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Hume Studies

Volume 42, Issue 1/2, April/November 2016

Dan Kervick
Pages 61-87

Hume’s Perceptual Relationism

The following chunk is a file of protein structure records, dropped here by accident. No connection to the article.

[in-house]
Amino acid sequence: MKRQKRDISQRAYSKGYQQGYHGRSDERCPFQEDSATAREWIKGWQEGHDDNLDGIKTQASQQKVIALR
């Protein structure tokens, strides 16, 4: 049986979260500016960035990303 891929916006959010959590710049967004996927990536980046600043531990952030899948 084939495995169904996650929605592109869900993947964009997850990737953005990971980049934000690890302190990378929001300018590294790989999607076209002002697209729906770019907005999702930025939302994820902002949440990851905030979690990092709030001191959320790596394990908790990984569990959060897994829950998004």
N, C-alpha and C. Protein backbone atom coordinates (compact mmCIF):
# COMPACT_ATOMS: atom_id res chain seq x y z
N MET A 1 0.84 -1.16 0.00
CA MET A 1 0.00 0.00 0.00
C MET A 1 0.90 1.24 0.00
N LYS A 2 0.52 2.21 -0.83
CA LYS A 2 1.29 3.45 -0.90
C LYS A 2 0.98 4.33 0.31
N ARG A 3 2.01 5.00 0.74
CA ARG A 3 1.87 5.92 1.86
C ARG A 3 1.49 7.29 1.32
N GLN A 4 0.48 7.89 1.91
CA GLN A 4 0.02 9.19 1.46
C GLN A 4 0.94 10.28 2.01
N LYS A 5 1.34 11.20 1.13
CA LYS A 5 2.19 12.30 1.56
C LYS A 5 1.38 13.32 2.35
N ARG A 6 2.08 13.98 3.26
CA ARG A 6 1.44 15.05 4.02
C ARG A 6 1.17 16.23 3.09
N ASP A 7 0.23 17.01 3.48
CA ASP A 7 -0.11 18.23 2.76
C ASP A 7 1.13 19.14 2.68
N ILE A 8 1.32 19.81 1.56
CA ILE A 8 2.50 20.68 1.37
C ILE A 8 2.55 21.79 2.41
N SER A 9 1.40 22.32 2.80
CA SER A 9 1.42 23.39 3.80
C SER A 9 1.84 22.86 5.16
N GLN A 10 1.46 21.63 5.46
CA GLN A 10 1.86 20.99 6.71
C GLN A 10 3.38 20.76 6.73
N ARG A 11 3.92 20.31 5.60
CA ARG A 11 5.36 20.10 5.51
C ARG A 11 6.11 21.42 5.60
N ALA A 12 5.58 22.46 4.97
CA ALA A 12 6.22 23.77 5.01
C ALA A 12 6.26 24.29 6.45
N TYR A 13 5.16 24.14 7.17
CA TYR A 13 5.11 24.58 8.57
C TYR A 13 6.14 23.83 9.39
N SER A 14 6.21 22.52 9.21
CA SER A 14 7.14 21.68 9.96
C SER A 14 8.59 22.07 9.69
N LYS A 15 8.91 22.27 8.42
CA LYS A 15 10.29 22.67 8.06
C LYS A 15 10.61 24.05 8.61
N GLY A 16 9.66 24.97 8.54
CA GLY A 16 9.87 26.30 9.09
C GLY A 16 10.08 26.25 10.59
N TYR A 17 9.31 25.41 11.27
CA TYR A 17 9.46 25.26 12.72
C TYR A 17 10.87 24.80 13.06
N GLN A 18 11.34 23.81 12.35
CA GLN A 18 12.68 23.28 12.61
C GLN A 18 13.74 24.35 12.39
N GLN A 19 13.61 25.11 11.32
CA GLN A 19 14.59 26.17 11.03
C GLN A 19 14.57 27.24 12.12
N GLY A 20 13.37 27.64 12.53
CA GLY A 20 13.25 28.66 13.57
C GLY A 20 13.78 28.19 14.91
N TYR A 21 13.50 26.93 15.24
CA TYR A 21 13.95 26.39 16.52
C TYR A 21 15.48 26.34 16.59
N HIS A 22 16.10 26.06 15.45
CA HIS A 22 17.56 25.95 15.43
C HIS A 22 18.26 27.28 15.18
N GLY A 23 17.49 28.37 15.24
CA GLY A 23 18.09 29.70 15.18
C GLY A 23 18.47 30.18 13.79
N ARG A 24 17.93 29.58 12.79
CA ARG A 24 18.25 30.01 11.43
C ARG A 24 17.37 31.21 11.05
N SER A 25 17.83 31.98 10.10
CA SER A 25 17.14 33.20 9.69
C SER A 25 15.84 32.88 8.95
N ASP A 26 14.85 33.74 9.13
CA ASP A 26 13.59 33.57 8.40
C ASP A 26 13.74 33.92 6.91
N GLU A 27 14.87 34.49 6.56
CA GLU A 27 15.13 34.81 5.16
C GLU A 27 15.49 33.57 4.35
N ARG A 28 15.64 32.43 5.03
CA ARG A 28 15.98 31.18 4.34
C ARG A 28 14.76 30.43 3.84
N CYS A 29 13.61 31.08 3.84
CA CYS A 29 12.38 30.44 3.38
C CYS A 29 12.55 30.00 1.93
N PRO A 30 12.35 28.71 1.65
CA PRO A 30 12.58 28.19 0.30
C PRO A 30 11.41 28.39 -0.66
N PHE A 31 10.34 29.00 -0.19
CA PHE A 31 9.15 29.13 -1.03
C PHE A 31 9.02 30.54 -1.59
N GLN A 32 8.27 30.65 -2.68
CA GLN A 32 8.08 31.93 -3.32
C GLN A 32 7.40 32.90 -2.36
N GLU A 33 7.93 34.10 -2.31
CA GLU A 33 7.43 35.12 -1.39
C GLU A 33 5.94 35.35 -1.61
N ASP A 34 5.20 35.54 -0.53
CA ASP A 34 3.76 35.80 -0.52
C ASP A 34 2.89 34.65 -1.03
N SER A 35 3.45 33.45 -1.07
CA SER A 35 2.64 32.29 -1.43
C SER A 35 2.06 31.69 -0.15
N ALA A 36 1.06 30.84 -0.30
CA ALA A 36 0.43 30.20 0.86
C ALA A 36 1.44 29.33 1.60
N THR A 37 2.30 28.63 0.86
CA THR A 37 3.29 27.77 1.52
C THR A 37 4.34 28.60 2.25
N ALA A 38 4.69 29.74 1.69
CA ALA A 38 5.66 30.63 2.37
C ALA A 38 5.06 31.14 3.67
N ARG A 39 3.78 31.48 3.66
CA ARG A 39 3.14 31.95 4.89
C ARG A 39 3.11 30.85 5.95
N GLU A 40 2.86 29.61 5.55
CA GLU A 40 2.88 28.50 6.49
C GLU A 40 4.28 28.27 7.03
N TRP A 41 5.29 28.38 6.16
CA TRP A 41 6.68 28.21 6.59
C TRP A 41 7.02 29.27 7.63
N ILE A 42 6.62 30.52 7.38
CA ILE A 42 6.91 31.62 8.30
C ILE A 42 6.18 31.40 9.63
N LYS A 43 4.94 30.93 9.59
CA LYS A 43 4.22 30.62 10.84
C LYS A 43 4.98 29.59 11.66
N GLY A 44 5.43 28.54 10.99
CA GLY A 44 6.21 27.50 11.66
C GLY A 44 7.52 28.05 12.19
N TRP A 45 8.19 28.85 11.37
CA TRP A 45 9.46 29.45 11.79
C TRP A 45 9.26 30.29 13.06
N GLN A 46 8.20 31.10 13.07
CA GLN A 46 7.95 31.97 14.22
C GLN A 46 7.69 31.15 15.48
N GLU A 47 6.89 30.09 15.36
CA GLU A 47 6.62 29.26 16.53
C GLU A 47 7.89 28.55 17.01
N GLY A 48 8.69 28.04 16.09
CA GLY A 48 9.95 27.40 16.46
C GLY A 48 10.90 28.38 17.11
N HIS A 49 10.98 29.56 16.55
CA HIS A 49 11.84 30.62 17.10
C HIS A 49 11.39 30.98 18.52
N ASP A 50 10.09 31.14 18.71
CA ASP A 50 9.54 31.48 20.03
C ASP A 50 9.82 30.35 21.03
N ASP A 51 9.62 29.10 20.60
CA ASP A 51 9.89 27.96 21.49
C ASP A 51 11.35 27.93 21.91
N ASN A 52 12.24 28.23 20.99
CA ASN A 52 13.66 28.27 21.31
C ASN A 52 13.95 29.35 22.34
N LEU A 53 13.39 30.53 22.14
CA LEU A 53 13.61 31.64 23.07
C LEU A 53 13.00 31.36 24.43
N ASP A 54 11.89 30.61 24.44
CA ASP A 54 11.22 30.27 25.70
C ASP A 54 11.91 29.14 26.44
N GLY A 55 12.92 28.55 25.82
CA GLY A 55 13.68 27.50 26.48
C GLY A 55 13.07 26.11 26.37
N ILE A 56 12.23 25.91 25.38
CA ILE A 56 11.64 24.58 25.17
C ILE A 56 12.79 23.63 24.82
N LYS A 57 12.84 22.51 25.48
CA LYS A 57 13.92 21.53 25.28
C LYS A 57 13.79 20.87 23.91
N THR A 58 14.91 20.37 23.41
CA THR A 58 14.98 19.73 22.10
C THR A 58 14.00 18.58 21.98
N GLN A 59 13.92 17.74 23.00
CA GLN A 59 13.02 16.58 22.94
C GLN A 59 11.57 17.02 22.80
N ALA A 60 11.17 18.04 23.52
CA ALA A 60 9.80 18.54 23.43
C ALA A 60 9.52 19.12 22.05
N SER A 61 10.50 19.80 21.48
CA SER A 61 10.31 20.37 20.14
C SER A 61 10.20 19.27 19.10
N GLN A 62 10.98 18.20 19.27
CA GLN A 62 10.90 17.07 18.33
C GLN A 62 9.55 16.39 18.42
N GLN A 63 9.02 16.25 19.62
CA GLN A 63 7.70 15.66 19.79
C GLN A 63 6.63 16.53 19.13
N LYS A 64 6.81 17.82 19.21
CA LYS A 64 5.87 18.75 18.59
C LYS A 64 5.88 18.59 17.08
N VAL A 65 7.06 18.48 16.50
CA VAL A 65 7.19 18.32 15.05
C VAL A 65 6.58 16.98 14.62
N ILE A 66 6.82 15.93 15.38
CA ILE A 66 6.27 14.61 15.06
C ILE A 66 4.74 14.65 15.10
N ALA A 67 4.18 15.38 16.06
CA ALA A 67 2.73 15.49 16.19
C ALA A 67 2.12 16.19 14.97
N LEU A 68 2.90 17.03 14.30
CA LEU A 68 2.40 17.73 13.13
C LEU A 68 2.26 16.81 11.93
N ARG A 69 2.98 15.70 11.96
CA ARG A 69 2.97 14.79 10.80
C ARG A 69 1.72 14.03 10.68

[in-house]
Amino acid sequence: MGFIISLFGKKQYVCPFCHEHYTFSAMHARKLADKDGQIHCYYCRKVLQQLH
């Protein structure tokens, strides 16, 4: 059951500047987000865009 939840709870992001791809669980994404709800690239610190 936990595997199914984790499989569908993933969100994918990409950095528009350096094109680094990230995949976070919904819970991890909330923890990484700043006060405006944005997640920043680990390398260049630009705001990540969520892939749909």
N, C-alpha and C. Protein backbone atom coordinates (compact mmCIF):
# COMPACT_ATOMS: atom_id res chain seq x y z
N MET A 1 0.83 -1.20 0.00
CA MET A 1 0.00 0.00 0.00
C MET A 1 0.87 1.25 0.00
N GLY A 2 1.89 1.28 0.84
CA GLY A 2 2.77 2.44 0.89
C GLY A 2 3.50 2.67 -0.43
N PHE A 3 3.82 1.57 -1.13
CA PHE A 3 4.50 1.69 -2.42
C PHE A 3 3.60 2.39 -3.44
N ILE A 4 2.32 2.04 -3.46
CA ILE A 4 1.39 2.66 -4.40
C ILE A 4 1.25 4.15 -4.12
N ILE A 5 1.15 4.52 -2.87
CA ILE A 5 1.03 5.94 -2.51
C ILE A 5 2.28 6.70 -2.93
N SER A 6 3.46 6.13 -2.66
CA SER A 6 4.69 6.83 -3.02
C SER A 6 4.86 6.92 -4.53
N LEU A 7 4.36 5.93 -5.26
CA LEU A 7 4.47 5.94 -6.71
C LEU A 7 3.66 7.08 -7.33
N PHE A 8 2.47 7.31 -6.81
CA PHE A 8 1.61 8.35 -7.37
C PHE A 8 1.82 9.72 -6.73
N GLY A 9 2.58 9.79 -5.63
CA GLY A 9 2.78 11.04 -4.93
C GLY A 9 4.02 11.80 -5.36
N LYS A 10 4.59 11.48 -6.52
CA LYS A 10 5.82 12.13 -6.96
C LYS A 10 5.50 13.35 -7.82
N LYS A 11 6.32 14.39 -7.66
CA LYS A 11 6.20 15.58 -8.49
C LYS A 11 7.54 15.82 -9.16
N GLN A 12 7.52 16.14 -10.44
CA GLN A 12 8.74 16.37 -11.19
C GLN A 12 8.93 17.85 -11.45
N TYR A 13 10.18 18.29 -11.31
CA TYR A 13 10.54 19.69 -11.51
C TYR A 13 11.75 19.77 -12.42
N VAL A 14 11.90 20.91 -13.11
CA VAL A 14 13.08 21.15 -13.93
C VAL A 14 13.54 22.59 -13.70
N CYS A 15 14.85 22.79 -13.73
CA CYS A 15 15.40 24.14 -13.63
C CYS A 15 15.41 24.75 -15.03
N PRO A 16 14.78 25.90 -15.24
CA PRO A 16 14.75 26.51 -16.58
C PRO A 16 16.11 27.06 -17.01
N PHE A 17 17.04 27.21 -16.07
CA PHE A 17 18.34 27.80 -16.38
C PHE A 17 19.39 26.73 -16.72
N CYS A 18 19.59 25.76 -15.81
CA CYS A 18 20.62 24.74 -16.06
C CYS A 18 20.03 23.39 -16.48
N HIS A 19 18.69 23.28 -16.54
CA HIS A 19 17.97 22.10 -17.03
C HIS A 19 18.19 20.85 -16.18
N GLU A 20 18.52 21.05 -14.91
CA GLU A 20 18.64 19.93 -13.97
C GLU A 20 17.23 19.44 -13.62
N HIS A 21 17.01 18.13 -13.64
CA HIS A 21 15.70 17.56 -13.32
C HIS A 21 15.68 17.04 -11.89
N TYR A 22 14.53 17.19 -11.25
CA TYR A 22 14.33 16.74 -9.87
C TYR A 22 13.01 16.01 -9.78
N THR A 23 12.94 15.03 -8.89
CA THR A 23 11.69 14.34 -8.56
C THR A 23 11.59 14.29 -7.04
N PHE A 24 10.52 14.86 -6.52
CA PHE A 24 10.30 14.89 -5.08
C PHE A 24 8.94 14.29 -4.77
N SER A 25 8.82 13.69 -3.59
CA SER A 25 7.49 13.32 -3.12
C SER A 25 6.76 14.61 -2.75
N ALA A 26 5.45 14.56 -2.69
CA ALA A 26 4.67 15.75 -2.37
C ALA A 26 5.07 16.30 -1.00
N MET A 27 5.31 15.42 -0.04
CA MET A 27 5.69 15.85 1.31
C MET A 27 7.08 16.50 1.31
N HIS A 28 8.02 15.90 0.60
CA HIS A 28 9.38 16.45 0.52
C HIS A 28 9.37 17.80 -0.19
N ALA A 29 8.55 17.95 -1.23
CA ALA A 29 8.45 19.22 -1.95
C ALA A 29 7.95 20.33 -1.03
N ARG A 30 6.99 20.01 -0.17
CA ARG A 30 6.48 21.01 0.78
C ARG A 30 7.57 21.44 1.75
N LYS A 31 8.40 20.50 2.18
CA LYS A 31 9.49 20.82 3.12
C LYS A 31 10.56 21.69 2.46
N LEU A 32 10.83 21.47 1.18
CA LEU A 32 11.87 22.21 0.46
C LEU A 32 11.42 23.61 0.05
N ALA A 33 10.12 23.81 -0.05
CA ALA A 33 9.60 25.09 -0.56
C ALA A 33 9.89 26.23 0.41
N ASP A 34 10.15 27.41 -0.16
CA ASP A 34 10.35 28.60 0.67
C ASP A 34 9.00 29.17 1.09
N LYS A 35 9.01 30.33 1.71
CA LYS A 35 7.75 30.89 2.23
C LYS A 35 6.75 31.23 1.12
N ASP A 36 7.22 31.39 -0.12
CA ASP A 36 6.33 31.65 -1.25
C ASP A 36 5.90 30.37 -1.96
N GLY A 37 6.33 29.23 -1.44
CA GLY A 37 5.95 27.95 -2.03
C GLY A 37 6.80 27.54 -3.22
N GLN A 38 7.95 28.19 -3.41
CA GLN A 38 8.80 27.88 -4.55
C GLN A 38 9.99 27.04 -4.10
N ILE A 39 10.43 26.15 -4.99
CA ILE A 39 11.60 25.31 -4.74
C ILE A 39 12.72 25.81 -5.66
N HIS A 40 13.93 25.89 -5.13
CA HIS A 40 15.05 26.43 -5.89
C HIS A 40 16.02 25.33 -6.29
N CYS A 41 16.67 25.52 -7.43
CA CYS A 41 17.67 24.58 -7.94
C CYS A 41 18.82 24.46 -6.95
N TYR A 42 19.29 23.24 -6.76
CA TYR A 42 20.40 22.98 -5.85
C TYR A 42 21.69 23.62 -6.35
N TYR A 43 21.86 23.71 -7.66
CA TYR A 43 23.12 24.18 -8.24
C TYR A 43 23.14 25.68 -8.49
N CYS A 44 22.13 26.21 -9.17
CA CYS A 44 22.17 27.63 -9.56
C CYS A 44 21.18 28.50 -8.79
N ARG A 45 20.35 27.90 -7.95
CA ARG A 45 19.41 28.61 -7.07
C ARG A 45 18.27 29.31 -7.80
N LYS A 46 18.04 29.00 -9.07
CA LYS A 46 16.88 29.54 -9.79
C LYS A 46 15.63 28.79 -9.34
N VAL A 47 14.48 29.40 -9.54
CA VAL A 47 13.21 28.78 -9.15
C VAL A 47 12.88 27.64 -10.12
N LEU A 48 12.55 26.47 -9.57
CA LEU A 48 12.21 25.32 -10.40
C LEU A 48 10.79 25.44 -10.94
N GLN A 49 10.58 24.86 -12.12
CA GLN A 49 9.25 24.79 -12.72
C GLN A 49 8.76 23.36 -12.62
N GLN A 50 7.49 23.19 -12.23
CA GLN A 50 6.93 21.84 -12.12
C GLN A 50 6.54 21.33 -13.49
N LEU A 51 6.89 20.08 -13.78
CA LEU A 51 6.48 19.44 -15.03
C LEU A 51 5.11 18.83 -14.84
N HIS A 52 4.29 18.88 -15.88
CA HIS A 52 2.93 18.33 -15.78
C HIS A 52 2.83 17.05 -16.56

My topic in this paper will be Hume’s claim that we have no idea of a vacuum. I offer a novel interpretation of Hume’s account of our ideas of extension that makes it clear why those ideas cannot include any ideas of vacuums, and I distinguish my interpretation from prominent readings offered by other Hume scholars. An upshot of Hume’s account, I will argue, is his commitment to a remarkable and distinctly Humean view I call “perceptual relationism.” Perceptual relationism is a fundamental characteristic of Hume’s “universe of the imagination,” and a manifestation of just how “loose and separate” the constituents of that inner universe are. Once we understand perceptual relationism and its entailments, we are in a better position to understand the rest of Hume’s sometimes puzzling remarks on space and the vacuum.